Invoice would assist electricians, contractors; honest canceled

CONCORD, NH (AP) – A bill backed by a group of U.S. Senators, including New Hampshire’s Jeanne Shaheen, aims to help electricians, HVAC technicians, and other workers in the energy efficiency industry during and after the coronavirus pandemic.

The bill would help the energy efficiency sector maintain jobs and invest in training to create new opportunities for the workforce, Democrat Shaheen said in a statement on Wednesday. It would provide grants so that companies can get their employees back on board and invest in them. It would also create discounts for homeowners to invest in energy efficiency improvements.

It’s called the Hope for Homes Act of 2020.

Shaheen noted that the energy efficiency industry, which employed more than 2.3 million Americans prior to the pandemic, was hit hard by the pandemic, shedding more than 400,000 jobs.

Other Coronavirus-Related Developments in New Hampshire:

NO FAIR

The Deerfield Fair announced on Wednesday that this year’s celebrations will be canceled due to the coronavirus.

The 144th fair was planned for October 1st to 4th.

“The health and well-being of our members, the community, suppliers, exhibitors and employees are important to us,” said a statement from the organization.

The fair for next year is planned for September 30th to October 30th. 3.

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BROKEN MOUNTAIN

Crotched Mountain, which serves people with disabilities, said it is closing its greenfield campus after facing financial difficulties due to the coronavirus.

By November 1, “we plan to have residents on campus or in our off-campus homes with adult groups,” said Ned Olney, President and CEO of the Crotched Mountain Foundation, in a letter to the community on Tuesday.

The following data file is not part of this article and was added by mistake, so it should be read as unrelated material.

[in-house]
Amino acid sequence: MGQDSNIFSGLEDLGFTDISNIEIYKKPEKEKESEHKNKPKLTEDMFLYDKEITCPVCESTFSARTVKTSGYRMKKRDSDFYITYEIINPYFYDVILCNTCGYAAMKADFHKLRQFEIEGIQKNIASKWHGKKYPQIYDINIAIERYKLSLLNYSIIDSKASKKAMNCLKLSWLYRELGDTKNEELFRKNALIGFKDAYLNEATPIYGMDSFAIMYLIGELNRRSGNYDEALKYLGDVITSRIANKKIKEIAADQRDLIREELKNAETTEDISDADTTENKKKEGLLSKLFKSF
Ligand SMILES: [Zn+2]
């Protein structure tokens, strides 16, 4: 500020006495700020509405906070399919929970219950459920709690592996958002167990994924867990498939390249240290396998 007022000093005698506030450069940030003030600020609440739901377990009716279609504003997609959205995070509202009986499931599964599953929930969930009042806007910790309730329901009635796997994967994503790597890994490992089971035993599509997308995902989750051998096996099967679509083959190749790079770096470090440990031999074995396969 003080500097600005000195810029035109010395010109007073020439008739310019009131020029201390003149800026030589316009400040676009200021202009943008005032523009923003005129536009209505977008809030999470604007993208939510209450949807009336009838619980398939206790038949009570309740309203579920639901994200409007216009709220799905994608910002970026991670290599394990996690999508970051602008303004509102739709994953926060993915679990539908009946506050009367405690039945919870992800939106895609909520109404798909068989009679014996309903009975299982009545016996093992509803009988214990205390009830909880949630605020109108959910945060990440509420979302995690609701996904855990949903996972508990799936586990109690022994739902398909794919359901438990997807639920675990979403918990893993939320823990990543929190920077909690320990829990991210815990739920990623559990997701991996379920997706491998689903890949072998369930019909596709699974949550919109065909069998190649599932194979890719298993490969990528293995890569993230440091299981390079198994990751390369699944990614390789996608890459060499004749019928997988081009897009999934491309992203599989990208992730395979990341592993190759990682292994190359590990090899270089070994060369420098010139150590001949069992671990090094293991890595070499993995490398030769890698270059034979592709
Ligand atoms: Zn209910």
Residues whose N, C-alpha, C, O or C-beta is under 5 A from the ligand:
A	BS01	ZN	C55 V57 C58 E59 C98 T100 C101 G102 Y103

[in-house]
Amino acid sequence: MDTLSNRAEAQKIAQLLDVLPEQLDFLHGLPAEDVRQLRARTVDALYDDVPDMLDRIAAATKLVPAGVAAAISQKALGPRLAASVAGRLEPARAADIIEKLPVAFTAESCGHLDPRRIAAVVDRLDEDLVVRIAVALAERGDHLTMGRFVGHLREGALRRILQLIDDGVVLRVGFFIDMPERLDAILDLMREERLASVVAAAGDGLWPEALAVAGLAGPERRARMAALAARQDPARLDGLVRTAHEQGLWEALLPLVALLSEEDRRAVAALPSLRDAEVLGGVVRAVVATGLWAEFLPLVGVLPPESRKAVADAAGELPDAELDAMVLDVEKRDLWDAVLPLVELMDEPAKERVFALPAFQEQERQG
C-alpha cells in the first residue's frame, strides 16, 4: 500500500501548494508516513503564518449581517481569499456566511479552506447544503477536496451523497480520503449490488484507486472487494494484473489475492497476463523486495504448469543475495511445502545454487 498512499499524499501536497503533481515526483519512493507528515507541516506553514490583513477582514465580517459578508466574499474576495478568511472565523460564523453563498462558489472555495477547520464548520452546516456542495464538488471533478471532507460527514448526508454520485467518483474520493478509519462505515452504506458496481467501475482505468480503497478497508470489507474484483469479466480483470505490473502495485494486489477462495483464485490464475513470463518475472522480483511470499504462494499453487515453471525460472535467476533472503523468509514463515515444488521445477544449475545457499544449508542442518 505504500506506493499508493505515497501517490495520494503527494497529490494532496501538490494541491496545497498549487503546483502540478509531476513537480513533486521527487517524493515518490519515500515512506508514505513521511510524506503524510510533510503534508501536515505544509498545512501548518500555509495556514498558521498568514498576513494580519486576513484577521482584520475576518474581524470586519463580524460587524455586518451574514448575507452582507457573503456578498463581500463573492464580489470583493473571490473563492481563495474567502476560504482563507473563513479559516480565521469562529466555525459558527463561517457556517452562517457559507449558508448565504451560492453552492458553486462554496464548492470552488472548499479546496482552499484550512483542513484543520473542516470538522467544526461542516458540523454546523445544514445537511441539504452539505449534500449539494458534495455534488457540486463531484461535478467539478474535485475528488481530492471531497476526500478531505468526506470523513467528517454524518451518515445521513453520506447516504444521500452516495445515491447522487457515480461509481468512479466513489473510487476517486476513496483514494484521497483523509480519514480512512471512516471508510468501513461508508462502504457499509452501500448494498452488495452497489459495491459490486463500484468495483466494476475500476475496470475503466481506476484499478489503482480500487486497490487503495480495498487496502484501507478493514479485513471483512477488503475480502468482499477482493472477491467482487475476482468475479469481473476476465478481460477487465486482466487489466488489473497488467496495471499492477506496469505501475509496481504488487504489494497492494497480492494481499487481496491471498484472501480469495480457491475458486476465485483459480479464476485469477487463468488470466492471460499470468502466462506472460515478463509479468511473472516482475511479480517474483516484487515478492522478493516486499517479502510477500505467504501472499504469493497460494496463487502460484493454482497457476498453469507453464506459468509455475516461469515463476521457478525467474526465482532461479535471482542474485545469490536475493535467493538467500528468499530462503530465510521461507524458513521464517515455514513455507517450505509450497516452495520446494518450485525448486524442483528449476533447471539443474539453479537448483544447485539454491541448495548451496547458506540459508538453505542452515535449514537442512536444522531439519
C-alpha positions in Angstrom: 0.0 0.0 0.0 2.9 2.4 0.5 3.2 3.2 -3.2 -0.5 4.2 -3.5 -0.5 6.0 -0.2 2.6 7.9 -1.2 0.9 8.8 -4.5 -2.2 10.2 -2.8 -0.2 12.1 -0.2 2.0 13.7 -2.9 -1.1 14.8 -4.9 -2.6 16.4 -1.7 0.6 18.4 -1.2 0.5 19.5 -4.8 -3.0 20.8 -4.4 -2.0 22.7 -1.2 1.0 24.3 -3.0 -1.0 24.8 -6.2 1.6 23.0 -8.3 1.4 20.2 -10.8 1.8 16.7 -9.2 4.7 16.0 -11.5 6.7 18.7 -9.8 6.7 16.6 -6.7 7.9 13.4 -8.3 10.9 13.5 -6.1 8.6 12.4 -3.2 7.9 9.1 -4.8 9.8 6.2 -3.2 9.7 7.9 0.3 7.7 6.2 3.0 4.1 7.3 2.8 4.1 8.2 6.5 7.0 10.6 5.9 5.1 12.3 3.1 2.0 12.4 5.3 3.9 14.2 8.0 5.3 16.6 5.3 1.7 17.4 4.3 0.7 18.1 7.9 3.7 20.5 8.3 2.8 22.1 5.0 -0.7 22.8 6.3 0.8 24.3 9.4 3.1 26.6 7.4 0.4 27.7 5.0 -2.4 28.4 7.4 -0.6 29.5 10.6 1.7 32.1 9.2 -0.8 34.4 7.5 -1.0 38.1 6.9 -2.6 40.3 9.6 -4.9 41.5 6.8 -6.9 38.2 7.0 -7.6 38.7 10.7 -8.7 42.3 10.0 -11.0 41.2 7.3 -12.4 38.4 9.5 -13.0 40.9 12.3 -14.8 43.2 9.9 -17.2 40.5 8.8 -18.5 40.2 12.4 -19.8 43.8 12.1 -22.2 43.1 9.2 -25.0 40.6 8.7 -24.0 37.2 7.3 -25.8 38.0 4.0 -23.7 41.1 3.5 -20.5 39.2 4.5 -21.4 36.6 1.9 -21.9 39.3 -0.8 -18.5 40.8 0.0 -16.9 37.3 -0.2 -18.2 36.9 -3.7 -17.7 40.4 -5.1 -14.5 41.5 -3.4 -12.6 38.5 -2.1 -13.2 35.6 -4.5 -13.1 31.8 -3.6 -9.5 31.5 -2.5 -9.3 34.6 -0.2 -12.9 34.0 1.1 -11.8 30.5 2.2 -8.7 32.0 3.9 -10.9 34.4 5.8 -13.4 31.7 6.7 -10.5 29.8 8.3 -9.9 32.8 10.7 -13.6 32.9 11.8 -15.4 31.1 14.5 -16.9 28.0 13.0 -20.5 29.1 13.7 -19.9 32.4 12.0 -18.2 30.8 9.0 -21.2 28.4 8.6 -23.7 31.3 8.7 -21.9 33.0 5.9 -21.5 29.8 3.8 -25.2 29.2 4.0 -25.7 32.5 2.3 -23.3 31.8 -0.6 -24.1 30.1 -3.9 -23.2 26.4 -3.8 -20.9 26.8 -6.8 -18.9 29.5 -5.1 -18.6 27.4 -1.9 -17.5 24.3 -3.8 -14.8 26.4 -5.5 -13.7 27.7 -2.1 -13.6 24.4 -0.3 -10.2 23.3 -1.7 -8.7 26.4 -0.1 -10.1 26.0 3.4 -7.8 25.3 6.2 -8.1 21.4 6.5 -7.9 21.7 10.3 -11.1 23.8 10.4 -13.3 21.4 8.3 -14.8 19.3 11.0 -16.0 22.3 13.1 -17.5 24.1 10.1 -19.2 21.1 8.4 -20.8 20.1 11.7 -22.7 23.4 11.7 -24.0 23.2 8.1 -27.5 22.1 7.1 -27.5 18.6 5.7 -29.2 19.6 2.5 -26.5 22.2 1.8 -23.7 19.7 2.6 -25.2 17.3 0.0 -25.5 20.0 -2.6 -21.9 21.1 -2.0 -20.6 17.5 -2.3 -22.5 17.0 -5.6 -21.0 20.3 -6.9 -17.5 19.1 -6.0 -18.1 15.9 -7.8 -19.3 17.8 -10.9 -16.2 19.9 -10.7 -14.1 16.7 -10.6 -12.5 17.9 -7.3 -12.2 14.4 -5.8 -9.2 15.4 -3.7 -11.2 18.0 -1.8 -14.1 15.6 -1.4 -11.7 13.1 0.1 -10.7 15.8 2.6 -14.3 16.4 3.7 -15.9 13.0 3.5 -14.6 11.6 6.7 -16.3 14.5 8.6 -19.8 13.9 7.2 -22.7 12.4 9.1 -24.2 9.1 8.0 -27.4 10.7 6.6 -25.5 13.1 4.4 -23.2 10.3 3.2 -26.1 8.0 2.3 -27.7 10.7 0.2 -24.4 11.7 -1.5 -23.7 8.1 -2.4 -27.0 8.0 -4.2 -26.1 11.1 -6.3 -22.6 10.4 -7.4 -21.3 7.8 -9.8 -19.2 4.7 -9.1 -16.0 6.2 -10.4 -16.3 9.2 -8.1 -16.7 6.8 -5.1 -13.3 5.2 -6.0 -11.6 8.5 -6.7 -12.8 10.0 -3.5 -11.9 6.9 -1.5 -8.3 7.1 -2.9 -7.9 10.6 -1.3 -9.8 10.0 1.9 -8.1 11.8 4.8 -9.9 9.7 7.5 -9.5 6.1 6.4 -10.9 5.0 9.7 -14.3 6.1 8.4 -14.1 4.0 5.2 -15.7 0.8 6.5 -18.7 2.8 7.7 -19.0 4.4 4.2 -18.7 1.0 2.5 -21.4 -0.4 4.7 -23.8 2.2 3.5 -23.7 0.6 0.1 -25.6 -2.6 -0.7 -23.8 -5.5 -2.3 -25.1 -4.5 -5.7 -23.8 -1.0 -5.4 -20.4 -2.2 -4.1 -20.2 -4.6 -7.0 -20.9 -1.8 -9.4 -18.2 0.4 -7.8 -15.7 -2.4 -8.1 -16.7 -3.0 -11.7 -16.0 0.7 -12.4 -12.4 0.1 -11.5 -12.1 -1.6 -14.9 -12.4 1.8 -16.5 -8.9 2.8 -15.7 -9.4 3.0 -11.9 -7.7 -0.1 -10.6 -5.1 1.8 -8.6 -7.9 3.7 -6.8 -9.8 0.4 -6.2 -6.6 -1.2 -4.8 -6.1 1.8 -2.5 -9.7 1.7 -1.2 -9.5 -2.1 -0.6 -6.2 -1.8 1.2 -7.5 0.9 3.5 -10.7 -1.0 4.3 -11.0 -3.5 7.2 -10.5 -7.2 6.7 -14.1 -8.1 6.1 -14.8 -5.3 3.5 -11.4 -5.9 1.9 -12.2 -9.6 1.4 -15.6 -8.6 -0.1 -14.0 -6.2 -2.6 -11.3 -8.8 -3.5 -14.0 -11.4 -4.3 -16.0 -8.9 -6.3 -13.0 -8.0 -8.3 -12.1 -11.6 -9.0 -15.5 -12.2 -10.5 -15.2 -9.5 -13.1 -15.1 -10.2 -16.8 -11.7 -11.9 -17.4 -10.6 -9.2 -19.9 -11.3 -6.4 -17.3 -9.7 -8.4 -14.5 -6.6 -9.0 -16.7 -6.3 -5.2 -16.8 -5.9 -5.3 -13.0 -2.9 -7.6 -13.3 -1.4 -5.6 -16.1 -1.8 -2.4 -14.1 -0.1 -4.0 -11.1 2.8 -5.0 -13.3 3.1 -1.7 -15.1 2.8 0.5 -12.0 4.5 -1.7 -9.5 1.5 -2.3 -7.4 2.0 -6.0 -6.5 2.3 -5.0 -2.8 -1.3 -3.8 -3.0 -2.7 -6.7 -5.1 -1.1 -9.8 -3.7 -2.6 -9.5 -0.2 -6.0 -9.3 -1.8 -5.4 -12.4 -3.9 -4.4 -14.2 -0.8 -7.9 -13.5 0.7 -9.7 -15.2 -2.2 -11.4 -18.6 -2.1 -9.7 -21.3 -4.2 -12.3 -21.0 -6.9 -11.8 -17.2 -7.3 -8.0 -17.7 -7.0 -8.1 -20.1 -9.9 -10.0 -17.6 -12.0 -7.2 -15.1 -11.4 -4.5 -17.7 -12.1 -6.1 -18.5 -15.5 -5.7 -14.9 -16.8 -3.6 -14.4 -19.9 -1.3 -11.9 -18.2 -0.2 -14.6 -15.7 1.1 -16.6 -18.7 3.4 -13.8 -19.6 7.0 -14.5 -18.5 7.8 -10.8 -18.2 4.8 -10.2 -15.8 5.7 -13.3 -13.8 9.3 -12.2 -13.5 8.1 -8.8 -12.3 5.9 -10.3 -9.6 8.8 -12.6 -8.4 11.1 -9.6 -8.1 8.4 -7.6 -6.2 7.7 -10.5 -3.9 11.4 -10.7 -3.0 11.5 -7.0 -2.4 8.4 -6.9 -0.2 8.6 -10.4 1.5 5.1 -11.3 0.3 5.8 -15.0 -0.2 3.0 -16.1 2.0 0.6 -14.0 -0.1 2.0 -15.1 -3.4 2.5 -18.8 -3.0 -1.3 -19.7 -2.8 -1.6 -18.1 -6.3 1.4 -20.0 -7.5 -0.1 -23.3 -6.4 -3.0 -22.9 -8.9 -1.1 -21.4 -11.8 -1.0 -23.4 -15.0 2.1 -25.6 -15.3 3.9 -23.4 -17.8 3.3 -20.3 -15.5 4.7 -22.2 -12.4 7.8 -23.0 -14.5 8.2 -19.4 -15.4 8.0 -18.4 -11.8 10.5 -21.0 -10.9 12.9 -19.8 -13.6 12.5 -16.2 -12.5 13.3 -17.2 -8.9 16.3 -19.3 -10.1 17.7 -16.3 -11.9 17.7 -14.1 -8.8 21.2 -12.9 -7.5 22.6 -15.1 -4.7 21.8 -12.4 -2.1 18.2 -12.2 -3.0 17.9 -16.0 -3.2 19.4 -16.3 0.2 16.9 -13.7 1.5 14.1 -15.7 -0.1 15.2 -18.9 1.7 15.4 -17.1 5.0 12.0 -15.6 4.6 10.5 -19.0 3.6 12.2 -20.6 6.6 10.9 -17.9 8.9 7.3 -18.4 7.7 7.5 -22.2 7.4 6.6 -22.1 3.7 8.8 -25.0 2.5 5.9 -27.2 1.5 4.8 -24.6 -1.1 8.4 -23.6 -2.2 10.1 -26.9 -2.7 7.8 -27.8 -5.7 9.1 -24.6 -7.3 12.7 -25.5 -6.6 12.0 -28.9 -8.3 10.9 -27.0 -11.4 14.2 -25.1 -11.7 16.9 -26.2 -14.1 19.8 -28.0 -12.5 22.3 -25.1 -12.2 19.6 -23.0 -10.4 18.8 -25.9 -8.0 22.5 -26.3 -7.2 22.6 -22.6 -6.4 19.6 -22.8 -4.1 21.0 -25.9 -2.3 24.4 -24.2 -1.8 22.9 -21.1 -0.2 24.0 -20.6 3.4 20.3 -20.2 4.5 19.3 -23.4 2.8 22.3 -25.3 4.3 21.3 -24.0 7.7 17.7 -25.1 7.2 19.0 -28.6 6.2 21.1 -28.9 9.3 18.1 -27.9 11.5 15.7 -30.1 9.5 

He said other programs would continue, such as Ready Set Connect Autism Centers and Crotched Mountain Accessible Recreation and Sports.

Crotched Mountain first opened a rehabilitation center in 1953 to support people with polio.

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HOUSING CONDITIONS

New Hampshire housing experts warn that evictions could pick up later this summer as tenant protection and unemployment benefits increase in the wake of the coronavirus pandemic outage.

The New Hampshire eviction moratorium expires July 1, and the CARES federal eviction ban ends July 25th. The additional $ 600 weekly unemployment benefit under the CARES Act ends July 31st.

This presents tenants with challenges, reports Caledonian-Record. Many lost jobs during the pandemic and were in need of state and federal assistance.

“We are very capable of waiting for the other shoe to fall,” said Ben Frost of the New Hampshire Housing Finance Authority during a housing needs appeal led by Senator Maggie Hassan on Monday. “It seems like this perfect storm is likely to come together in August. You can see the radar, you can see it coming. “

Nearly half of New Hampshire renters were spending 50% or more of their income on housing prior to the outbreak.

New Hampshire plans to distribute $ 35 million in CARES Act funding for housing assistance, half the “conservative estimate” recommended by the state Housing Finance Authority.

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THE PAYMENT

As of Wednesday, 5,598 people in New Hampshire had tested positive for the virus, an increase from 27. Four new deaths were reported, a total of 347 people who have died from the coronavirus.

The virus causes mild or moderate symptoms in most people. For some, especially older adults and the sick, it can cause more serious illness and death.

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